5. Feed Your Common Connections
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"Make every effort to keep the unity of the Spirit through the bond of peace. There is one body and one Spirit, just as you were called to one hope when you were called." Ephesians 4:3-4
My younger daughter and I have very different core personalities, but we share a common passion for, among other things, the Oxford comma. (For the uninitiated, the Oxford comma is the comma that follows the next-to-last item in a list. There are some who maintain it is optional or even unnecessary; however, my daughter and I vehemently disagree.) We frequently send each other messages laughingly lamenting our run-ins with "unbelievers" in everyday life, such as when my daughter texted me she had discovered, much to her chagrin, that her favorite college professor did not believe in the Oxford comma. We also share a love of baking and will routinely send recipe links to each other, with no preamble or context needed.
With both my girls, we're always looking forward to the next time we can spend together, whether baking or camping or shopping or having a slumber party or watching a movie. When other things in life—personality differences, scheduling challenges, other relationships, geographical distance—might pull us apart, these actions and activities and the memories that grow out of them push us together.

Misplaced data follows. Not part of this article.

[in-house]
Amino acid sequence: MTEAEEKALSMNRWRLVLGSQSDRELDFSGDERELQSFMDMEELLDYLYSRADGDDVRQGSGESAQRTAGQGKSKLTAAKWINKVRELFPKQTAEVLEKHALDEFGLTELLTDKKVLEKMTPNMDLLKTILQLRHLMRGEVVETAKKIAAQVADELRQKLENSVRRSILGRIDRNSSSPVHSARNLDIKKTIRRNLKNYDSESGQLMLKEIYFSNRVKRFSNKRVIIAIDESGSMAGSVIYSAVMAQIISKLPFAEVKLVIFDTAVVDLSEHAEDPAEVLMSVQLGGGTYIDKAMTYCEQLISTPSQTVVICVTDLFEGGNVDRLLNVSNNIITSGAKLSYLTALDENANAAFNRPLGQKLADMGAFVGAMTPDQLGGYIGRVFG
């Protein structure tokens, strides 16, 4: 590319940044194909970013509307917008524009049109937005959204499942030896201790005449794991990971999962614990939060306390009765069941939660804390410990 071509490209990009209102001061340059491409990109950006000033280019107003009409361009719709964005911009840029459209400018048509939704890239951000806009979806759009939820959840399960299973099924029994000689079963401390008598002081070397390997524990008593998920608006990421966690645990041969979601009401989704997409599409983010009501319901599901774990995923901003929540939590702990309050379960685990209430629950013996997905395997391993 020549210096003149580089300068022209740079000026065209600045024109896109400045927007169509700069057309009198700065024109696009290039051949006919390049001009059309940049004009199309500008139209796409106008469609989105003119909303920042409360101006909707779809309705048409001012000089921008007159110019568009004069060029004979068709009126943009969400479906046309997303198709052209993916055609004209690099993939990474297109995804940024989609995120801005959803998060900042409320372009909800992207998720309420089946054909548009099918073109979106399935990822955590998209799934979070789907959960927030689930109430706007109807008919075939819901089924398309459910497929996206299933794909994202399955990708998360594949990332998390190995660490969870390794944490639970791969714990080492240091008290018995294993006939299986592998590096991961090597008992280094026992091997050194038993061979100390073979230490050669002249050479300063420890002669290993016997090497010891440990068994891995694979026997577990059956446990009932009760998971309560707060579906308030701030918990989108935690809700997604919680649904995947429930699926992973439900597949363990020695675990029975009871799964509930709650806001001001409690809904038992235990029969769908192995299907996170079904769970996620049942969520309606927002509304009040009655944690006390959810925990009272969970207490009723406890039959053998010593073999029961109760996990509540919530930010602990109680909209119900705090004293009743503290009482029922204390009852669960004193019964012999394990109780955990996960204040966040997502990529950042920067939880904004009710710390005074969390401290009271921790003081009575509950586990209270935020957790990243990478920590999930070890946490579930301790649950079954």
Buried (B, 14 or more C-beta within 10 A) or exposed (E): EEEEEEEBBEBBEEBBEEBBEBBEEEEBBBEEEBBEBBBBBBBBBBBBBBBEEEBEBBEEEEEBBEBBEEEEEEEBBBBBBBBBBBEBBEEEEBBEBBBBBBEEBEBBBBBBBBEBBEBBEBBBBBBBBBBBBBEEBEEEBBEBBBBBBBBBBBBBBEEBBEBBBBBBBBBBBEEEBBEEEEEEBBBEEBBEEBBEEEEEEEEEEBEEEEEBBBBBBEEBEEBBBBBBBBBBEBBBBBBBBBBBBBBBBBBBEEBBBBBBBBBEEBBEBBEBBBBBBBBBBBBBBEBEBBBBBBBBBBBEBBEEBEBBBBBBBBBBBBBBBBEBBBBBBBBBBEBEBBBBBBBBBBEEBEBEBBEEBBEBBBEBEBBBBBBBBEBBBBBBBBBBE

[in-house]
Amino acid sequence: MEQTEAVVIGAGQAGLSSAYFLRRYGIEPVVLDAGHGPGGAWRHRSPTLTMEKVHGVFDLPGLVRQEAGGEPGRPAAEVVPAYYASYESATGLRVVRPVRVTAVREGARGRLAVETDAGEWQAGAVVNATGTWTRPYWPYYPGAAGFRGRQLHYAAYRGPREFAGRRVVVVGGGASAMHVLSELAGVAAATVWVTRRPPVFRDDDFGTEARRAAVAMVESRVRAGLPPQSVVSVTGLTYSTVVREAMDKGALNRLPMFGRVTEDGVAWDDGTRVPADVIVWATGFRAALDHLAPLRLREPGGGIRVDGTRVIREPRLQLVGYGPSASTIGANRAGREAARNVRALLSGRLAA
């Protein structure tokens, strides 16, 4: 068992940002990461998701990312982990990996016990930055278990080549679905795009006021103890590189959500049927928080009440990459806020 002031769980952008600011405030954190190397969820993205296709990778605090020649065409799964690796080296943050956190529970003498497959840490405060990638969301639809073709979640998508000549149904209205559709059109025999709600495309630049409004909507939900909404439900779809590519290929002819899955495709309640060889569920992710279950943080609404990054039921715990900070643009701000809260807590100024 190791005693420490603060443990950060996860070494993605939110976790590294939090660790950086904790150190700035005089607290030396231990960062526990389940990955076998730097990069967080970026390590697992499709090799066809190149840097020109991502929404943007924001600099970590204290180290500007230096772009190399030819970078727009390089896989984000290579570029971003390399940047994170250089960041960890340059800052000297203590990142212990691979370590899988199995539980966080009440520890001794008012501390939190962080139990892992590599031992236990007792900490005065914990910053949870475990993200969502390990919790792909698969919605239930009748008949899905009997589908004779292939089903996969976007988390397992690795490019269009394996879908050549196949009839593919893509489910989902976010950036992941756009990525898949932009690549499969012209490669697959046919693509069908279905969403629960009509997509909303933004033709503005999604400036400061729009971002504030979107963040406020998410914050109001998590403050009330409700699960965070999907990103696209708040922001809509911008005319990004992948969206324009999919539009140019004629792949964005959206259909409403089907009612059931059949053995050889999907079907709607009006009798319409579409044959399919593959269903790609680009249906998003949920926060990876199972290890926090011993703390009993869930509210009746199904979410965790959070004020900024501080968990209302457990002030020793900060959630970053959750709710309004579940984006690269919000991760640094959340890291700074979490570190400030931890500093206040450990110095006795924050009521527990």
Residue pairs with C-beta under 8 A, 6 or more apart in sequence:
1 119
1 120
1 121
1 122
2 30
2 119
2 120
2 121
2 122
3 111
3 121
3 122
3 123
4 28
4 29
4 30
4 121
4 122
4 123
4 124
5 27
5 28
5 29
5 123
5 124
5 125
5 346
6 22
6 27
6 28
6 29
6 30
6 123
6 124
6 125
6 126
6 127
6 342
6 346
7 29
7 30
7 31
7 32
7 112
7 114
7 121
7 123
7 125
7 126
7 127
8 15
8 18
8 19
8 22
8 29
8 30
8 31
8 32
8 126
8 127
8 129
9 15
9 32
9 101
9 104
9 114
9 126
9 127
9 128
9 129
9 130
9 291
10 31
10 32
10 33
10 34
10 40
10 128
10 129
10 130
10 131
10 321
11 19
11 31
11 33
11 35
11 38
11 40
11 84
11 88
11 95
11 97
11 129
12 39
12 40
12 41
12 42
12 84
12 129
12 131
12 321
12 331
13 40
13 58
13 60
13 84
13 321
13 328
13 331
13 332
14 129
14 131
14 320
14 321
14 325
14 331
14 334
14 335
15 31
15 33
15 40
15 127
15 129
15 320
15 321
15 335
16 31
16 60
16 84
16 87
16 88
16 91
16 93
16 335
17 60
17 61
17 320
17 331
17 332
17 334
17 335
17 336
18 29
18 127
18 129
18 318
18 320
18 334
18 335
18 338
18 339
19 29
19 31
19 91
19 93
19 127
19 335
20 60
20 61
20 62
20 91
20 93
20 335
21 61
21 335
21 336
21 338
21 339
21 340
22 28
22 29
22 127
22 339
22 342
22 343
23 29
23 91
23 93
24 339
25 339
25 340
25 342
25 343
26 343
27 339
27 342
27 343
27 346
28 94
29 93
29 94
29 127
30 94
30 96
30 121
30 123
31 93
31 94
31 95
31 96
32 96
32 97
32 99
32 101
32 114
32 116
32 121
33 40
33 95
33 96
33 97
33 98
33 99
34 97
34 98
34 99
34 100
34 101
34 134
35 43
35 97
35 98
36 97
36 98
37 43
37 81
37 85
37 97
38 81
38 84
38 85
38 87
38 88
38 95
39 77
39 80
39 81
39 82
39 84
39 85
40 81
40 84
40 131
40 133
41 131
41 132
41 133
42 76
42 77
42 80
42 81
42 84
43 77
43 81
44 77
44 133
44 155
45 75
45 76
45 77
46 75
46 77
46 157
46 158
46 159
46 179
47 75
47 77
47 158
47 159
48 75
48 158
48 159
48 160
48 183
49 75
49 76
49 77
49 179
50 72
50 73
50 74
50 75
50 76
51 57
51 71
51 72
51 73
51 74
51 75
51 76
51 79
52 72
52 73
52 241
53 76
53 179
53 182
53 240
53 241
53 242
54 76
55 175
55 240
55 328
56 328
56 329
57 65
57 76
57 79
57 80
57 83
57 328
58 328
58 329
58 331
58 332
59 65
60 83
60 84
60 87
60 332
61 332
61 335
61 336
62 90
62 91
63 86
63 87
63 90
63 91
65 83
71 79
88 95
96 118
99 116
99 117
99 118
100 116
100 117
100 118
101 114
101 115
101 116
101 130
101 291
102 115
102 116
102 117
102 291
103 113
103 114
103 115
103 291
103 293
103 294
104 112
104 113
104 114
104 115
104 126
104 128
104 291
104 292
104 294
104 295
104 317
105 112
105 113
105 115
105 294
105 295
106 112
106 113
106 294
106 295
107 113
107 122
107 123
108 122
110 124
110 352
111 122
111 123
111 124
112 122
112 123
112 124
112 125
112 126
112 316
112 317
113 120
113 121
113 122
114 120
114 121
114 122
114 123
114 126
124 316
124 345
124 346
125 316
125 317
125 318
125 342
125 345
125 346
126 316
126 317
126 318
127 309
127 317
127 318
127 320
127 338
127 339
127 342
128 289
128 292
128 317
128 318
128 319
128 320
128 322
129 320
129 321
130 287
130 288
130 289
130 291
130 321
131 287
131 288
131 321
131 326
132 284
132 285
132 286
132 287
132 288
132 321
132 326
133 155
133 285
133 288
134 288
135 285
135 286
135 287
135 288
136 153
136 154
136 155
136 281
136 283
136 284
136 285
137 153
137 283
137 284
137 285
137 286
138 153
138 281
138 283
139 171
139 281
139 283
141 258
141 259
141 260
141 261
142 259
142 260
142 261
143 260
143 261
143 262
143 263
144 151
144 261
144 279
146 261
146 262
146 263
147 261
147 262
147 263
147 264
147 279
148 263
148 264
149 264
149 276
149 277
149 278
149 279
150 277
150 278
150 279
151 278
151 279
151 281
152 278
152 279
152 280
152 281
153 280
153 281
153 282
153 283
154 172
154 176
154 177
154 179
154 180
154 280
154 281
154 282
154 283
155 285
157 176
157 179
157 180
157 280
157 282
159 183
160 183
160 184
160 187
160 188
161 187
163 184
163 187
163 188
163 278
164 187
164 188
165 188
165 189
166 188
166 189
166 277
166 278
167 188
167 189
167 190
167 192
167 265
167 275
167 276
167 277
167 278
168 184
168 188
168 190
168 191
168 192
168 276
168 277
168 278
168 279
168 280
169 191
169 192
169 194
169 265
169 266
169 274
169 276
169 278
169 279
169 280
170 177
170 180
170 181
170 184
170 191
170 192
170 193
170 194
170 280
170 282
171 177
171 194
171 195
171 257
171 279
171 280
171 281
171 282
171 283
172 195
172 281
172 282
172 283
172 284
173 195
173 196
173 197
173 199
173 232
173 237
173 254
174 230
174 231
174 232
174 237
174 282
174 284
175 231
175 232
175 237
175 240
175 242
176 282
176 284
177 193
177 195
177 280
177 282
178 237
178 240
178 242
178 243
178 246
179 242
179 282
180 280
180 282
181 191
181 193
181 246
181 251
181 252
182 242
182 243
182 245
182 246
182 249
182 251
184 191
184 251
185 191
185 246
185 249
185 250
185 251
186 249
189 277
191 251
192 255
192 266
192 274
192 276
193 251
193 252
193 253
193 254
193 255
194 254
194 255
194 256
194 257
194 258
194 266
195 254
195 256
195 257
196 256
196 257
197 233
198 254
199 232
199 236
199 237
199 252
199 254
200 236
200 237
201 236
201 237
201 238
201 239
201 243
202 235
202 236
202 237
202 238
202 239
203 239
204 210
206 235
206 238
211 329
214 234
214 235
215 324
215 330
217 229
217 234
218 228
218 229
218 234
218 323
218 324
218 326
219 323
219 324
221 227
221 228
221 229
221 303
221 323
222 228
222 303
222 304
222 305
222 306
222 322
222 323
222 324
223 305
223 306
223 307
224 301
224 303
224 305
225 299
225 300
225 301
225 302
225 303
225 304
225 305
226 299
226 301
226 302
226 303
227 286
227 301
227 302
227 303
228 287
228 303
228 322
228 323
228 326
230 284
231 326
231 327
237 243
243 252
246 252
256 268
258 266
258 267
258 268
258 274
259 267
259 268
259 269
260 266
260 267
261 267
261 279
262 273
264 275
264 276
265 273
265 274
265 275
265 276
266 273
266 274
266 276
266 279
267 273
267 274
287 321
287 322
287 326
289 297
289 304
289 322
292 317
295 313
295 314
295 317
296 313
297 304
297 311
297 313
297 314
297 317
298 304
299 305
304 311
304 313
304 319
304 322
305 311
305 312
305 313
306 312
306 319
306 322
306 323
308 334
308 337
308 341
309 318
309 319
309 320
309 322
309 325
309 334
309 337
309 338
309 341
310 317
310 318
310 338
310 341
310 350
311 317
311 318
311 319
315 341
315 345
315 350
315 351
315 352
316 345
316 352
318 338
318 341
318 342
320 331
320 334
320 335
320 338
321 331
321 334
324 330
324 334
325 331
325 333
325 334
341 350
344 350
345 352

6. Reinforce the Good
"Finally, brothers and sisters, whatever is true, whatever is noble, whatever is right, whatever is pure, whatever is lovely, whatever is admirable—if anything is excellent or praiseworthy—think about such things." Philippians 4:8
At the last home football game of my younger daughter's marching band season a few years ago, my drumline girl was in a familiar funk. Also familiar: I had no idea what the problem was. I asked if she was okay even though the answer was obvious, and she muttered something about a cramp and wandered off. My husband and I picked her up at the end of the night, and her earbuds immediately went in as usual. But when we got home and were walking into the house, she said, "Oh, Mom, I wanted to let you know that I did have that weird cramp, and I thought the rest of the night was going to be miserable, but I ended up laughing with my friends and having a really good time." I told her, "I'm so glad to know that. Thank you for telling me."
Some days, in some seasons, there is much we want from our daughters that we don't get from them. So when they give us something we'd like more of, we're wise to put a grateful exclamation point on it.
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